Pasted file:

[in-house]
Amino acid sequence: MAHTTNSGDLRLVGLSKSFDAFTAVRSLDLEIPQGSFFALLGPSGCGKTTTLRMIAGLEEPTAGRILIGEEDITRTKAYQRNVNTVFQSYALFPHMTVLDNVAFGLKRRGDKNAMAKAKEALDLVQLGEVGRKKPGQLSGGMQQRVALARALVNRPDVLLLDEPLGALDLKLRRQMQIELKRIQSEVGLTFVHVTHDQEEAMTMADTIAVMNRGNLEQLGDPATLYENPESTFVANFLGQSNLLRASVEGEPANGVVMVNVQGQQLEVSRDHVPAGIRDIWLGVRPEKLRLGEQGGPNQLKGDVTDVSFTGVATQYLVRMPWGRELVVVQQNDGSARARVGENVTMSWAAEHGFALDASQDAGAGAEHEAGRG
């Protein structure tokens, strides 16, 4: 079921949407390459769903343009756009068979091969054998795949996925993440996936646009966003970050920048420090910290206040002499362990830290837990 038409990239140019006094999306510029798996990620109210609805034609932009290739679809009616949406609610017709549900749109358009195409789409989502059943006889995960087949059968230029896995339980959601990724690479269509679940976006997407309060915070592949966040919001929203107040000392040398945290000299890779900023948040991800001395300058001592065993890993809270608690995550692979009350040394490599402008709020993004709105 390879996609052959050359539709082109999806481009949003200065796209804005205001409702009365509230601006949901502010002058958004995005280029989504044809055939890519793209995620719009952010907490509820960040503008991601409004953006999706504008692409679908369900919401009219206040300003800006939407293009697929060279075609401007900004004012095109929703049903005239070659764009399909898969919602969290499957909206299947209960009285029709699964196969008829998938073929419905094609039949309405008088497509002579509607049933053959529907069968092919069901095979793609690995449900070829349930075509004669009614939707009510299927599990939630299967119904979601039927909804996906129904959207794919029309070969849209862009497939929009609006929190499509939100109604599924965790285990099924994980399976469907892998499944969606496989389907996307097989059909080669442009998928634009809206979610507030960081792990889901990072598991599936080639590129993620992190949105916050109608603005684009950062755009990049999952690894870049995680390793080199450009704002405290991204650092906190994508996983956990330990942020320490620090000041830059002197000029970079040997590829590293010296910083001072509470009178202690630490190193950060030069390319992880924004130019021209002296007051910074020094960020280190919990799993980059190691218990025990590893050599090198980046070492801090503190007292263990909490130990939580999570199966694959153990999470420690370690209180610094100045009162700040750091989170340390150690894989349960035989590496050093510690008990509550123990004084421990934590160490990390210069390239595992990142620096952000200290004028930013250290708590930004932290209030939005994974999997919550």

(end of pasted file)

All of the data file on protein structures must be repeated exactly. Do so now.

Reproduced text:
[in-house]
Amino acid sequence: MAHTTNSGDLRLVGLSKSFDAFTAVRSLDLEIPQGSFFALLGPSGCGKTTTLRMIAGLEEPTAGRILIGEEDITRTKAYQRNVNTVFQSYALFPHMTVLDNVAFGLKRRGDKNAMAKAKEALDLVQLGEVGRKKPGQLSGGMQQRVALARALVNRPDVLLLDEPLGALDLKLRRQMQIELKRIQSEVGLTFVHVTHDQEEAMTMADTIAVMNRGNLEQLGDPATLYENPESTFVANFLGQSNLLRASVEGEPANGVVMVNVQGQQLEVSRDHVPAGIRDIWLGVRPEKLRLGEQGGPNQLKGDVTDVSFTGVATQYLVRMPWGRELVVVQQNDGSARARVGENVTMSWAAEHGFALDASQDAGAGAEHEAGRG
């Protein structure tokens, strides 16, 4: 079921949407390459769903343009756009068979091969054998795949996925993440996936646009966003970050920048420090910290206040002499362990830290837990 038409990239140019006094999306510029798996990620109210609805034609932009290739679809009616949406609610017709549900749109358009195409789409989502059943006889995960087949059968230029896995339980959601990724690479269509679940976006997407309060915070592949966040919001929203107040000392040398945290000299890779900023948040991800001395300058001592065993890993809270608690995550692979009350040394490599402008709020993004709105 390879996609052959050359539709082109999806481009949003200065796209804005205001409702009365509230601006949901502010002058958004995005280029989504044809055939890519793209995620719009952010907490509820960040503008991601409004953006999706504008692409679908369900919401009219206040300003800006939407293009697929060279075609401007900004004012095109929703049903005239070659764009399909898969919602969290499957909206299947209960009285029709699964196969008829998938073929419905094609039949309405008088497509002579509607049933053959529907069968092919069901095979793609690995449900070829349930075509004669009614939707009510299927599990939630299967119904979601039927909804996906129904959207794919029309070969849209862009497939929009609006929190499509939100109604599924965790285990099924994980399976469907892998499944969606496989389907996307097989059909080669442009998928634009809206979610507030960081792990889901990072598991599936080639590129993620992190949105916050109608603005684009950062755009990049999952690894870049995680390793080199450009704002405290991204650092906190994508996983956990330990942020320490620090000041830059002197000029970079040997590829590293010296910083001072509470009178202690630490190193950060030069390319992880924004130019021209002296007051910074020094960020280190919990799993980059190691218990025990590893050599090198980046070492801090503190007292263990909490130990939580999570199966694959153990999470420690370690209180610094100045009162700040750091989170340390150690894989349960035989590496050093510690008990509550123990004084421990934590160490990390210069390239595992990142620096952000200290004028930013250290708590930004932290209030939005994974999997919550």